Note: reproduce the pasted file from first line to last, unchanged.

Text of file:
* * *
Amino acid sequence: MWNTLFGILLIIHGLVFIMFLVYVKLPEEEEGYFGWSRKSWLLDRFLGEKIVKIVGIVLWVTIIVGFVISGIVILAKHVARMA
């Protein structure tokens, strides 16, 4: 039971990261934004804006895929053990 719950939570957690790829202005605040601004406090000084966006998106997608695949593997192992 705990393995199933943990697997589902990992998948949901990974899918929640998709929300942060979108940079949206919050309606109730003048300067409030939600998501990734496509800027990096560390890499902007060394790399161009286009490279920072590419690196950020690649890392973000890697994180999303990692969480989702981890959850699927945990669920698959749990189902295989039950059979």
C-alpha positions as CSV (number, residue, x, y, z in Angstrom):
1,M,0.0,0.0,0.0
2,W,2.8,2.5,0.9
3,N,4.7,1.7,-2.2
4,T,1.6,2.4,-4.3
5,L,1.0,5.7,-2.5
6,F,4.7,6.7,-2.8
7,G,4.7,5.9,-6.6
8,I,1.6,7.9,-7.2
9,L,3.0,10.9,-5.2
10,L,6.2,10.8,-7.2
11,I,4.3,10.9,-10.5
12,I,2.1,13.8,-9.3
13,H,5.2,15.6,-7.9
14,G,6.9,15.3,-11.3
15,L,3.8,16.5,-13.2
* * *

Amino acid sequence: MWNTLFGILLIIHGLVFIMFLVYVKLPEEEEGYFGWSRKSWLLDRFLGEKIVKIVGIVLWVTIIVGFVISGIVILAKHVARMA
């Protein structure tokens, strides 16, 4: 039971990261934004804006895929053990 719950939570957690790829202005605040601004406090000084966006998106997608695949593997192992 705990393995199933943990697997589902990992998948949901990974899918929640998709929300942060979108940079949206919050309606109730003048300067409030939600998501990734496509800027990096560390890499902007060394790399161009286009490279920072590419690196950020690649890392973000890697994180999303990692969480989702981890959850699927945990669920698959749990189902295989039950059979």
C-alpha positions as CSV (number, residue, x, y, z in Angstrom):
1,M,0.0,0.0,0.0
2,W,2.8,2.5,0.9
3,N,4.7,1.7,-2.2
4,T,1.6,2.4,-4.3
5,L,1.0,5.7,-2.5
6,F,4.7,6.7,-2.8
7,G,4.7,5.9,-6.6
8,I,1.6,7.9,-7.2
9,L,3.0,10.9,-5.2
10,L,6.2,10.8,-7.2
11,I,4.3,10.9,-10.5
12,I,2.1,13.8,-9.3
13,H,5.2,15.6,-7.9
14,G,6.9,15.3,-11.3
15,L,3.8,16.5,-13.2